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Discussion Starter · #1 ·
Hey everyone just looking for some tips on stacking some rocks that I want to put in my tank. I have a 75 gallon tank and got some landscaping rocks about a little larger than the size of a fist that I want to stack up in there but am afraid of them falling and breaking the class. Any and all tips on how to keep them from falling over are greatly appreciated!
 

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Are they river rocks?

I would get bigger rocks to form the base with smaller rocks on top of those. Having some more flat rocks for the base also helps. I'd be nervous about stacking rocks that are all the same size, especially ones that are more round, on top of each other unless I siliconed them in place.
 

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Agreed, you should go from head-sized to fist sized.

When the stack threatens to become unstable don't go higher.
 

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This was a pain in the tuches, but it gave me a really SOLID rockscape. I rented a rotary hammer that had drill-only mode (my Home Depot rents them, and the bits for them). Then I drilled holes in my rock that would accommodate a 1/2" piece of PVC. If your rocks are only just fist-sized, this may not work for you, as they really need to be a little oblong to have room to accommodate the drill.
Having done this, I then took one very large, thick, flat plate of limestone, drilled down into it, but not through it, and used it as the base socket for the PVC. Then I just threaded the rocks onto the PVC pieces, like beads on a string. My rocks were rather plate-shaped, so I have them spanning alternately left and right with the holes drilled off-center. This gives me a series of small, irregular "apartments" in my rock work and a solid base.
You can get away with a regular drill (instead of a rotary hammer) if you go with a thinner structural bar than 1/2" PVC, like acrylic rod or something. I just had a ton of 1/2" PVC laying about and wanted to use it up. Plus I wanted to play with a rotary hammer for the fun of it. :D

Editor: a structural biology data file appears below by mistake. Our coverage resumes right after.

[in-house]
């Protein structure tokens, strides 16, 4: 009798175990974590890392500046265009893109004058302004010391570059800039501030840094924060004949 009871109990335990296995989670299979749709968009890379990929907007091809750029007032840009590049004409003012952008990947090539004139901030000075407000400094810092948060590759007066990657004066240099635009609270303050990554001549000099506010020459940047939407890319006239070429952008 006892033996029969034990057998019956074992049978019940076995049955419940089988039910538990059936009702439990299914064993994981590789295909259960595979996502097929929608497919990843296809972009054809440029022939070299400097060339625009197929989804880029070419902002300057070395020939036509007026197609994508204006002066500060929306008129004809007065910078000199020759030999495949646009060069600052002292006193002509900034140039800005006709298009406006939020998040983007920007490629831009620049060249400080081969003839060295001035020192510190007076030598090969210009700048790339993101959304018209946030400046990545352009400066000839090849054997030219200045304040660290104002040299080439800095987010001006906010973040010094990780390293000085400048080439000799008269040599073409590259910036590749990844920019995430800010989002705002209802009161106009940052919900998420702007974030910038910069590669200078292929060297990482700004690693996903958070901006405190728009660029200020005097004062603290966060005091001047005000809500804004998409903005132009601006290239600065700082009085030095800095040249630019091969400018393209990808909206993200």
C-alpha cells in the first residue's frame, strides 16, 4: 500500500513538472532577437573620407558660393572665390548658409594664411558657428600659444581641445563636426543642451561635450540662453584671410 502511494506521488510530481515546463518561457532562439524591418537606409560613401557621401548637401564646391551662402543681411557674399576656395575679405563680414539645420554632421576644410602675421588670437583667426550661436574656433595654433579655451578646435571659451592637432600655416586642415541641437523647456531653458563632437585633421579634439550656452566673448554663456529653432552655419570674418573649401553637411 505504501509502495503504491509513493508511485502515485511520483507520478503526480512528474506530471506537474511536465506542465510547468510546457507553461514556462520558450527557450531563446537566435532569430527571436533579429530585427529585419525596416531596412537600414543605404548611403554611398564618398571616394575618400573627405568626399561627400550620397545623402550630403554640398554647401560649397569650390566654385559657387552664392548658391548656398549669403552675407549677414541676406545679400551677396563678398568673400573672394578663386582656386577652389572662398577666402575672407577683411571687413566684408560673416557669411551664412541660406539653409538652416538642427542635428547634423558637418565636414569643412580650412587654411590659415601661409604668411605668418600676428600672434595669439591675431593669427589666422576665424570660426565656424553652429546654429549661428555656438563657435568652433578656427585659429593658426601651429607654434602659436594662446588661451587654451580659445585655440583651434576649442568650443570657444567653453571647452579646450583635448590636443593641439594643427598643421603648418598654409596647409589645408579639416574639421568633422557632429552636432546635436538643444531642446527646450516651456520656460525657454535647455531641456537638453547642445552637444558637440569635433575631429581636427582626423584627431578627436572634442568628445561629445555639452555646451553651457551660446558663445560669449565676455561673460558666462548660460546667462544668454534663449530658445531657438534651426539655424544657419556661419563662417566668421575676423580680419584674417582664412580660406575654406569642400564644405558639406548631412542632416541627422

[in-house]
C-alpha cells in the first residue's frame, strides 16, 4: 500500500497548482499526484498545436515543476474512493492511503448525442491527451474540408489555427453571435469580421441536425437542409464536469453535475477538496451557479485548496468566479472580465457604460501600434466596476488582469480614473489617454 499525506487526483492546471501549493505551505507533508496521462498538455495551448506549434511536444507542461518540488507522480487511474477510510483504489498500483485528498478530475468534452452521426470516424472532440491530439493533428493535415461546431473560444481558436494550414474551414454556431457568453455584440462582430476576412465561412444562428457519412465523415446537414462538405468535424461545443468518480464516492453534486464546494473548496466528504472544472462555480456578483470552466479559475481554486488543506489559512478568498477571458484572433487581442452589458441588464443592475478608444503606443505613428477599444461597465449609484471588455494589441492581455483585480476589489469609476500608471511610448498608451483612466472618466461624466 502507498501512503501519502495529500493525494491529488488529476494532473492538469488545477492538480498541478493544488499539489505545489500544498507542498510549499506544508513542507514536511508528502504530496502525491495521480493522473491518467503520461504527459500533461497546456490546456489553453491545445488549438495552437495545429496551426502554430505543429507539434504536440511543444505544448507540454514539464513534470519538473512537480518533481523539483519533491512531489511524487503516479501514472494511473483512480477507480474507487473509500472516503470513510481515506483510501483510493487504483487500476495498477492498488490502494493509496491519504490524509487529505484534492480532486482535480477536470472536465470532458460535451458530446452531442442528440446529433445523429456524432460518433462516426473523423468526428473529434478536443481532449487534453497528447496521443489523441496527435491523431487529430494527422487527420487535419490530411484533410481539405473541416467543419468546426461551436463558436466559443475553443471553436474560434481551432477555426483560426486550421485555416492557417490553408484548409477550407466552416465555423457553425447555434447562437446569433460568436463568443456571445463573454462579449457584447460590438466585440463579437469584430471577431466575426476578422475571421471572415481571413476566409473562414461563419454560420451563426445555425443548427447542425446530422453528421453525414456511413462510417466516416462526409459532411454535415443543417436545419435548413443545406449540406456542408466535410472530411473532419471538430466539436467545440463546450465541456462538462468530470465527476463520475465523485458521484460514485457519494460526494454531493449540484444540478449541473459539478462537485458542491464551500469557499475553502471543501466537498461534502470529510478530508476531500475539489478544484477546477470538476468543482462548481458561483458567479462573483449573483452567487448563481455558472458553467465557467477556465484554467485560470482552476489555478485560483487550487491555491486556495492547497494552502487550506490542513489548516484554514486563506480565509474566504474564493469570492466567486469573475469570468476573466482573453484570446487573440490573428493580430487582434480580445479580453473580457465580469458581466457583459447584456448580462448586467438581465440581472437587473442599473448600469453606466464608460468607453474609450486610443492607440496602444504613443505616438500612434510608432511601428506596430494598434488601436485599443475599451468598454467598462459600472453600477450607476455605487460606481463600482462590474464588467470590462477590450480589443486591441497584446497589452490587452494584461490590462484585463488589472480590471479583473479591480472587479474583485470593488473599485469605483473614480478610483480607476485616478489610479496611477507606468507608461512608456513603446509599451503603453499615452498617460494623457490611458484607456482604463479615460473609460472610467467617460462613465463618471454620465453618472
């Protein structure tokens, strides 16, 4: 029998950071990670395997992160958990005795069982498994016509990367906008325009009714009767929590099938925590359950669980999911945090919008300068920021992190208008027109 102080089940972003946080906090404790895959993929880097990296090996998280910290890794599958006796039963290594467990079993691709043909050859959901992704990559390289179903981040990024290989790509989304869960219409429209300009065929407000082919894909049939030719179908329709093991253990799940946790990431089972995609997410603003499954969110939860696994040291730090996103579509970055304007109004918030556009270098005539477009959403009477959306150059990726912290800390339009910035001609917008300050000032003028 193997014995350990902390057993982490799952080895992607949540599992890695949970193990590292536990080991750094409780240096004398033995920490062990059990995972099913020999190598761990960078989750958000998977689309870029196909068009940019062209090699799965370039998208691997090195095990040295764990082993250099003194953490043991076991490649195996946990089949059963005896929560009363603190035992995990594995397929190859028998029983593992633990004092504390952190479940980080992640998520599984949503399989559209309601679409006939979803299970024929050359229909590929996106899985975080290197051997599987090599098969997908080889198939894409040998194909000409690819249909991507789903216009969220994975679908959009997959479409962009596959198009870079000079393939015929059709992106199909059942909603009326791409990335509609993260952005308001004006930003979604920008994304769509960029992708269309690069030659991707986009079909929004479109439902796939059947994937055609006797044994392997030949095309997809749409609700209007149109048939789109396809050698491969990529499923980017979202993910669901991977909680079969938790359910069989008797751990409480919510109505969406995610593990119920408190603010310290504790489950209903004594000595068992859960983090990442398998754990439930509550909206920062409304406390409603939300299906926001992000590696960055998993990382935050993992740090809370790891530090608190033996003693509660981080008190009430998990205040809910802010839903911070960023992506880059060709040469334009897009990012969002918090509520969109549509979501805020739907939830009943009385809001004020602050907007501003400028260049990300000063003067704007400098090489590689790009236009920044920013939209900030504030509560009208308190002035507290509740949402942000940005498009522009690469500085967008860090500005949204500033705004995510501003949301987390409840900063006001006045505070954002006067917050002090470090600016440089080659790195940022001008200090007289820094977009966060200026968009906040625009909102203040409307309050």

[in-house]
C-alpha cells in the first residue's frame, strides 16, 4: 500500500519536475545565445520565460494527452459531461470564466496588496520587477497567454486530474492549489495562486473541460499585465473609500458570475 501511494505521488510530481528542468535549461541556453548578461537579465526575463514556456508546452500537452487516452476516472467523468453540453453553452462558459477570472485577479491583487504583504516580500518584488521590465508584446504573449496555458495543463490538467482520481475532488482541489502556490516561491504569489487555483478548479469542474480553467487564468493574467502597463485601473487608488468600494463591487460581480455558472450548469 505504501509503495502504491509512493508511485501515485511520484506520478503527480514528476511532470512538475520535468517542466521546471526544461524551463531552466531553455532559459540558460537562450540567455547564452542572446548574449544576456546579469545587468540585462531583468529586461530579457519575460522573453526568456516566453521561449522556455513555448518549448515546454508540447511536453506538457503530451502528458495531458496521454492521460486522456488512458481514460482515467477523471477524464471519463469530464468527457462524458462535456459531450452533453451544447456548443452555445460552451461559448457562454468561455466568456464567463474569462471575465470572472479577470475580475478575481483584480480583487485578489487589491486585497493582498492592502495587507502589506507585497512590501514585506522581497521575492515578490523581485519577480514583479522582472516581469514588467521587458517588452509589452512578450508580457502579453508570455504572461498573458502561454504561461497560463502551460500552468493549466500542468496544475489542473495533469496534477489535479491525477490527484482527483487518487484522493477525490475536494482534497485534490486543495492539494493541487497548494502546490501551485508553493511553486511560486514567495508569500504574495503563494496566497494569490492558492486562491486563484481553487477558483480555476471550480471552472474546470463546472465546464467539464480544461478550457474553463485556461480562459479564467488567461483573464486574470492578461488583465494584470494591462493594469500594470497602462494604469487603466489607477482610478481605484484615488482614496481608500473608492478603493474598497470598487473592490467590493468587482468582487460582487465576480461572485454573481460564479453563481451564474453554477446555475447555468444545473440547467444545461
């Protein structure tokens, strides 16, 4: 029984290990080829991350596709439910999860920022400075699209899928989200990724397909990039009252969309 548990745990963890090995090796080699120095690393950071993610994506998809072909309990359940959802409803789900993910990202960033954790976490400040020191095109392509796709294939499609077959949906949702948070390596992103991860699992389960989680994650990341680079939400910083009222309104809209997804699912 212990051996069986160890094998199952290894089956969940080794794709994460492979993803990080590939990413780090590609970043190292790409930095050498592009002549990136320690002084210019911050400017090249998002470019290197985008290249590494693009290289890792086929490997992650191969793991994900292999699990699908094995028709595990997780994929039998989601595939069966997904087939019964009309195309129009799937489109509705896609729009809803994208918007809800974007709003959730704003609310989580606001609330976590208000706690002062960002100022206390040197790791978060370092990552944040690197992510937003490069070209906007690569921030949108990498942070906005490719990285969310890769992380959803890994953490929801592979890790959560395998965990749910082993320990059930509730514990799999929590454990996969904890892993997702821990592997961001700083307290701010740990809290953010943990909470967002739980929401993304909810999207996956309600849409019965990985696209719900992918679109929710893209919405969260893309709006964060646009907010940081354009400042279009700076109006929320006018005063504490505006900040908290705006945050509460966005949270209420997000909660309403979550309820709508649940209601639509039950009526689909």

There are several good youtube videos expanding on the concept. Lemme know if you need help sorting out a good starting point.
 

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I tried attaching rocks but over the years, I stopped doing this for maintenance reasons.
- Each rock is heavy enough without having to lift several at once,
- If you can't separate them it is harder to clean in between
- Loss of flexibility in using individual rocks in different layouts
 

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Discussion Starter · #6 ·
Thanks everyone for the tips! They aren't river rocks, which leads me to my next question. They're landscaping rocks I got from the job I was working at a while ago. What is the best way to go about cleaning them up to make sure they are safe to add to the tank?
 

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I would not use if they were ever exposed to pesticide.

Scrub with a brush and water and add to the tank.
 

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I don't like risking introducing snails to my tanks so I soak all rocks after rinsing in a bleach solution overnight. After rinsing I soak overnight in water that has a triple dose of dechlorinator. Next day if they don't smell of bleach they go in the tank. Been doing this as long as I've been in the hobby. Never had a problem and never had snails.
 
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